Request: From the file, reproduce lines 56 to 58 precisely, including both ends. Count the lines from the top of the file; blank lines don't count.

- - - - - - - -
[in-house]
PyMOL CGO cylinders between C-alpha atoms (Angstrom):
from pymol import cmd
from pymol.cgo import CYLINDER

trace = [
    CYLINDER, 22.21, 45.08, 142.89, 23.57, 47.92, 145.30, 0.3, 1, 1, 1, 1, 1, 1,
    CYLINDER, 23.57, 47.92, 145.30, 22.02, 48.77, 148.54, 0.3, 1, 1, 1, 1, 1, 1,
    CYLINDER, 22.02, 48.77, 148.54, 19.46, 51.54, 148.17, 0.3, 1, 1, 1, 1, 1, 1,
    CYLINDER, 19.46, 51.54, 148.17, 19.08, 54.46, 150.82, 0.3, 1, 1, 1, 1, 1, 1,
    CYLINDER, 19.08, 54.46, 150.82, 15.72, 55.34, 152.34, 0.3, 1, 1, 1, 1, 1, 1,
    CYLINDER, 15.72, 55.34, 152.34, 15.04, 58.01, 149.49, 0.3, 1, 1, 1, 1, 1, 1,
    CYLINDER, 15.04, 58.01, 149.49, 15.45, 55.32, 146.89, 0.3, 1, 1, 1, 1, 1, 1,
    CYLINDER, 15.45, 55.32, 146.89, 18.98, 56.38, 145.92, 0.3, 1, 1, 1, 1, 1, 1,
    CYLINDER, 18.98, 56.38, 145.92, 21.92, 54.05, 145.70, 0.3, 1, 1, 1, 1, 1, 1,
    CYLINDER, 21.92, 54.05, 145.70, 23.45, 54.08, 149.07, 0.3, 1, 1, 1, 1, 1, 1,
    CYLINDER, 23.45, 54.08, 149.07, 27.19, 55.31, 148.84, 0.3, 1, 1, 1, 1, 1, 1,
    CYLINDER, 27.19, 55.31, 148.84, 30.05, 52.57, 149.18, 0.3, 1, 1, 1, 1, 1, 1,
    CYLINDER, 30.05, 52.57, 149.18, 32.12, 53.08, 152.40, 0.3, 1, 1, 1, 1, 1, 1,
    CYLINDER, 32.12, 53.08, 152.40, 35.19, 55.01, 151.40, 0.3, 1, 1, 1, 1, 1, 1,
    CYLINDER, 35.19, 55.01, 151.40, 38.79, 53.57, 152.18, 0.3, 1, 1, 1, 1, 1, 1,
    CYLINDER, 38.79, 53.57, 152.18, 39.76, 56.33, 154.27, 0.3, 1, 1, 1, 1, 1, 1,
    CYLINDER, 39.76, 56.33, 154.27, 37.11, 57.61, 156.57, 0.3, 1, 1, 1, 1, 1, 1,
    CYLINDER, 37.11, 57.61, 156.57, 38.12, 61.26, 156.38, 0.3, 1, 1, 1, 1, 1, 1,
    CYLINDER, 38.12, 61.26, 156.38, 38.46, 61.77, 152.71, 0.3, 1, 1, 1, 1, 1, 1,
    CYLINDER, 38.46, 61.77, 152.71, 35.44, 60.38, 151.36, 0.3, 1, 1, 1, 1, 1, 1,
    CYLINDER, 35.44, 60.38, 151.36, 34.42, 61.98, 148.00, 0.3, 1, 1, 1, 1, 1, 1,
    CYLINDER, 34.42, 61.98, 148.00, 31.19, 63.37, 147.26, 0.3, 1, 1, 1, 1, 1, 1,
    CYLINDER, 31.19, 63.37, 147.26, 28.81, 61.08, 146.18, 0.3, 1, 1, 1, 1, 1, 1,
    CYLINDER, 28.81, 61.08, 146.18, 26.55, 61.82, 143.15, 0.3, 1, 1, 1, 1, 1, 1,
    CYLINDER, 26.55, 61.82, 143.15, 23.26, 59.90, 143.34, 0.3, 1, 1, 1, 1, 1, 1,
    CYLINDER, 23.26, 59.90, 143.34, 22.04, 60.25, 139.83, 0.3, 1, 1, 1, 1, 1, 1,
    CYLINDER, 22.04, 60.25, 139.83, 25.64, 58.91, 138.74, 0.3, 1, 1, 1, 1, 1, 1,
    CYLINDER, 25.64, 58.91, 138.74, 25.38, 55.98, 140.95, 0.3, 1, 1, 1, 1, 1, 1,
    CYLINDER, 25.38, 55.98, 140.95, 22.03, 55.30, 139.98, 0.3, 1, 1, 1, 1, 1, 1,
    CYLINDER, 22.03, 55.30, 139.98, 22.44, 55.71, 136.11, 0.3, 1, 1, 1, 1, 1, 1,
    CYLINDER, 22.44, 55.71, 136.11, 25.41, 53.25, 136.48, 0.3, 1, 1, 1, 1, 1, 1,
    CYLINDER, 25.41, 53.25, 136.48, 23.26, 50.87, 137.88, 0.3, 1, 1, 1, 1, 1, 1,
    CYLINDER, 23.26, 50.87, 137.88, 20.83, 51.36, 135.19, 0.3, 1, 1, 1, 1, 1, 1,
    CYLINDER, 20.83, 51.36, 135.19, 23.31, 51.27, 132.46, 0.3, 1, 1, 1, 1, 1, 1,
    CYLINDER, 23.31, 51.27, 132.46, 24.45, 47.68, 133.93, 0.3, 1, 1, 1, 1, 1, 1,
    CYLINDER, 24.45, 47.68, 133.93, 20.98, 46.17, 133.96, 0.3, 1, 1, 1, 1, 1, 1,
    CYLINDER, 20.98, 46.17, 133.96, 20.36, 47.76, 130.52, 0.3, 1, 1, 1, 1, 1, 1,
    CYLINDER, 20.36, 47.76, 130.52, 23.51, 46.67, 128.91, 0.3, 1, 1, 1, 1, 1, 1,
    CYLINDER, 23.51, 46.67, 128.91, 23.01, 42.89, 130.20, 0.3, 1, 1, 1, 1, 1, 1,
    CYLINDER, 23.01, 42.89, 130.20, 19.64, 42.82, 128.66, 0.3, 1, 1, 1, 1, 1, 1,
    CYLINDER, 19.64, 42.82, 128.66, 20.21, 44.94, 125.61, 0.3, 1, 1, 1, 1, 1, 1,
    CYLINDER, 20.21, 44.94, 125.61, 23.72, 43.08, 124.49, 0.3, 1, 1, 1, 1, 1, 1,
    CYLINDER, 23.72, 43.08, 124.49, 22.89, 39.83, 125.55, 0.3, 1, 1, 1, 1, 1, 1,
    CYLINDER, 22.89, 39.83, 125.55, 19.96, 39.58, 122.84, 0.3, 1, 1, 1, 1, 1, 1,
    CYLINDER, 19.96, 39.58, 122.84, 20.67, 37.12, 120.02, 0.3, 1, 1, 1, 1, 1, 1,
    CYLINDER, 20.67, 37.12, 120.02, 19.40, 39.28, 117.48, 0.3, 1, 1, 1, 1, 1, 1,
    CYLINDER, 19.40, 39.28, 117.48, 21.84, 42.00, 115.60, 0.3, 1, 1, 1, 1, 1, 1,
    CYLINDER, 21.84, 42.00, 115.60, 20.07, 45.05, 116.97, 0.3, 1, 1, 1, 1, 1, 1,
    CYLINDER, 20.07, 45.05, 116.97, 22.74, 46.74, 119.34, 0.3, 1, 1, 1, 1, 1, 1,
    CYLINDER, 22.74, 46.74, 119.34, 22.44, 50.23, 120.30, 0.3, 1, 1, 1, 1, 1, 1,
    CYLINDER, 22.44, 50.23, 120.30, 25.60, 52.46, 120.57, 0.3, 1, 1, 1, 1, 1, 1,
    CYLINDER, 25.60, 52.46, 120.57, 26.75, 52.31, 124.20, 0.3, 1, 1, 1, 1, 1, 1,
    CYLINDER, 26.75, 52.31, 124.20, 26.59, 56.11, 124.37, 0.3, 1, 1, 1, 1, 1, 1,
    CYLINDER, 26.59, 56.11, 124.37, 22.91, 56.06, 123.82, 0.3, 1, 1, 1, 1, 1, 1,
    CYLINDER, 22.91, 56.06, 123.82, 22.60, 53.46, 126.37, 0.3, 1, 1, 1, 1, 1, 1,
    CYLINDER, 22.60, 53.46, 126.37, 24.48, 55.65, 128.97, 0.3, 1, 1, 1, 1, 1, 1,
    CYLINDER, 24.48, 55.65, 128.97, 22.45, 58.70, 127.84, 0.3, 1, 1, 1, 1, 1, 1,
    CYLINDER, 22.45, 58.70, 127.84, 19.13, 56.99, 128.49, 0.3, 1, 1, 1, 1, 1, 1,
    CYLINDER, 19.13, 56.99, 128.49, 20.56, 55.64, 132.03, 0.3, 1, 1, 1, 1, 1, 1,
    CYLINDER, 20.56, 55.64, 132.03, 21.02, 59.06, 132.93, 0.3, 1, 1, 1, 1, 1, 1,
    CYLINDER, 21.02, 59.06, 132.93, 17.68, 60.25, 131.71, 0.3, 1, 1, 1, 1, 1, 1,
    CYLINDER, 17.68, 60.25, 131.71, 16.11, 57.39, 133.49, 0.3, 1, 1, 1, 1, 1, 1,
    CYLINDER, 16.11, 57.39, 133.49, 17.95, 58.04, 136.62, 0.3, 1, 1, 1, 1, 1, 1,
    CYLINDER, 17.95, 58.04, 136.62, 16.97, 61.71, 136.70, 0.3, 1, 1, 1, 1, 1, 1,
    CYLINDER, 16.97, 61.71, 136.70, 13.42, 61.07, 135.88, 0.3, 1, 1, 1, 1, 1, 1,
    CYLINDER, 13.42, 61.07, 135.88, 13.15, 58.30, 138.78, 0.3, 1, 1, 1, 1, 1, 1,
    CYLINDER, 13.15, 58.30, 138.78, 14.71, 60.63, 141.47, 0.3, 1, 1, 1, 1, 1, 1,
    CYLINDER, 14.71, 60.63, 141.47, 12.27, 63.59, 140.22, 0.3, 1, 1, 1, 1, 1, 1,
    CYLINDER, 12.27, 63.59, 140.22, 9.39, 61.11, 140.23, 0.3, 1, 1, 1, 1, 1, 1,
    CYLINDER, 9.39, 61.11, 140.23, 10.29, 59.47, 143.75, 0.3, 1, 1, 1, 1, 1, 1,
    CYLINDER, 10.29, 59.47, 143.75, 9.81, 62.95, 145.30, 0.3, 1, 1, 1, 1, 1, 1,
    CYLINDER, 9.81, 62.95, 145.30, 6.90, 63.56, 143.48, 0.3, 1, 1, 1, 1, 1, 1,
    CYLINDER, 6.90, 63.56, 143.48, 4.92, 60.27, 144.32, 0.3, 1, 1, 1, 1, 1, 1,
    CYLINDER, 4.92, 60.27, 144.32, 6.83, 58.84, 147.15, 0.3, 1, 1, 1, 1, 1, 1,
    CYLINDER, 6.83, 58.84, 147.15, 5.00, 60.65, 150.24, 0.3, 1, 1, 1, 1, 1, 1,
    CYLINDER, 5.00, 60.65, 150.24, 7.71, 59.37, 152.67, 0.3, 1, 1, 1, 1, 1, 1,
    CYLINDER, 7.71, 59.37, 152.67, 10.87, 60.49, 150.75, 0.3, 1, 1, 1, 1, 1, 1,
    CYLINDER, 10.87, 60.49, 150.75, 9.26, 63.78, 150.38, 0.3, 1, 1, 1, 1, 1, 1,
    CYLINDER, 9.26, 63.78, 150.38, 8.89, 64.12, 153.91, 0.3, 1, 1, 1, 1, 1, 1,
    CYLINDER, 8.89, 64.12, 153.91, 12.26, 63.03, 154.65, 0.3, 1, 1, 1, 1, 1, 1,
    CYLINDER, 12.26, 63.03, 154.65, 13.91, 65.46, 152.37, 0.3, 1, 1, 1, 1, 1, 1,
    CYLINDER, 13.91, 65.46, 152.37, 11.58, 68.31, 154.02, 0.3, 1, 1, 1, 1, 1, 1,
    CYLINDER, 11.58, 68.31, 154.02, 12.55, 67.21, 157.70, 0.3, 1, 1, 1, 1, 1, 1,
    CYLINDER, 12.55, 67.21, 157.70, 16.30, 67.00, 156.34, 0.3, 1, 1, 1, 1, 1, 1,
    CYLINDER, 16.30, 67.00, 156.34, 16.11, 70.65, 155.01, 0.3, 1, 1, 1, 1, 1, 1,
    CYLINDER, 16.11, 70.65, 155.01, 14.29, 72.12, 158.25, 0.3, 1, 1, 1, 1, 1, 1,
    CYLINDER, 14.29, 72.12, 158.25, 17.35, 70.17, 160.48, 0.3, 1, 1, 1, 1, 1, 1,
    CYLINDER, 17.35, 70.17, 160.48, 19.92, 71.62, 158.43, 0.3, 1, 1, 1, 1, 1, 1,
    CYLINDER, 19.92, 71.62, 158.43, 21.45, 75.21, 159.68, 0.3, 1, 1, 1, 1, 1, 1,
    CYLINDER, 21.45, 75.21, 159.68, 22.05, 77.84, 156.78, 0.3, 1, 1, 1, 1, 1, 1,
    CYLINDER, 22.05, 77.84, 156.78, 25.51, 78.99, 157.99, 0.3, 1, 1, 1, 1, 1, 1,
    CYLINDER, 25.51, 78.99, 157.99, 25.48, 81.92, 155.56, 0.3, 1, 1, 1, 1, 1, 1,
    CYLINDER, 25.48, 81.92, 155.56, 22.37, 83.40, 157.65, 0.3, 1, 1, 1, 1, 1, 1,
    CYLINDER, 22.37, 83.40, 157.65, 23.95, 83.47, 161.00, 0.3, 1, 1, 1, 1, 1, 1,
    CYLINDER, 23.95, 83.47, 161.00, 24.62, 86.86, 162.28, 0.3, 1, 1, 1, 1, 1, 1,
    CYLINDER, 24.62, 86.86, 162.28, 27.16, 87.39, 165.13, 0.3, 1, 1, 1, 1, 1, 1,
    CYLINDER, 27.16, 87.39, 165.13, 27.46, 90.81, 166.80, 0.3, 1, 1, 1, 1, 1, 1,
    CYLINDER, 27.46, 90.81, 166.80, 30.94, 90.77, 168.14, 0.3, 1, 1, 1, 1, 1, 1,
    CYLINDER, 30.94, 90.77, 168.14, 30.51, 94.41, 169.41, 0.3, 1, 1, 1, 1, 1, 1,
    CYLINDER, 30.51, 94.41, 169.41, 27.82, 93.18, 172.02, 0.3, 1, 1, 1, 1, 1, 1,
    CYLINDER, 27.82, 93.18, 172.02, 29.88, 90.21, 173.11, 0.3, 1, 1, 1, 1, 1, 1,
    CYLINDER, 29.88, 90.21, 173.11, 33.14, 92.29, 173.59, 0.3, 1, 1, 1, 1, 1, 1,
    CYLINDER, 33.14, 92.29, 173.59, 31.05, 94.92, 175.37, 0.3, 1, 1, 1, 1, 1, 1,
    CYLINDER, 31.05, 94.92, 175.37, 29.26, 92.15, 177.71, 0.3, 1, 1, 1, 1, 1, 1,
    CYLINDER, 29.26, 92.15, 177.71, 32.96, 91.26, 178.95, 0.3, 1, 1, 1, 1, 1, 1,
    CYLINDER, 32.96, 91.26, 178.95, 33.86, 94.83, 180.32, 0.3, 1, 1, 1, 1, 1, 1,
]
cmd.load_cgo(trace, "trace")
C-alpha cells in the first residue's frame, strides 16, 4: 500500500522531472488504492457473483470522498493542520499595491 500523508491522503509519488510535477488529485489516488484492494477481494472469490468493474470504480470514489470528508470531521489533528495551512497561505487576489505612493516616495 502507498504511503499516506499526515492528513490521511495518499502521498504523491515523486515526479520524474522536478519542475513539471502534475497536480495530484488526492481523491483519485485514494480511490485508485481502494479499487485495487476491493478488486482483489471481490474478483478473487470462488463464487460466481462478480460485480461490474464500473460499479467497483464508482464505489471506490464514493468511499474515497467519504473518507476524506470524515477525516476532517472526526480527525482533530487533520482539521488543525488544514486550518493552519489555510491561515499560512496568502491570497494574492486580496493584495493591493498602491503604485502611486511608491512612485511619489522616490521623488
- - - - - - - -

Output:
    CYLINDER, 22.44, 50.23, 120.30, 25.60, 52.46, 120.57, 0.3, 1, 1, 1, 1, 1, 1,
    CYLINDER, 25.60, 52.46, 120.57, 26.75, 52.31, 124.20, 0.3, 1, 1, 1, 1, 1, 1,
    CYLINDER, 26.75, 52.31, 124.20, 26.59, 56.11, 124.37, 0.3, 1, 1, 1, 1, 1, 1,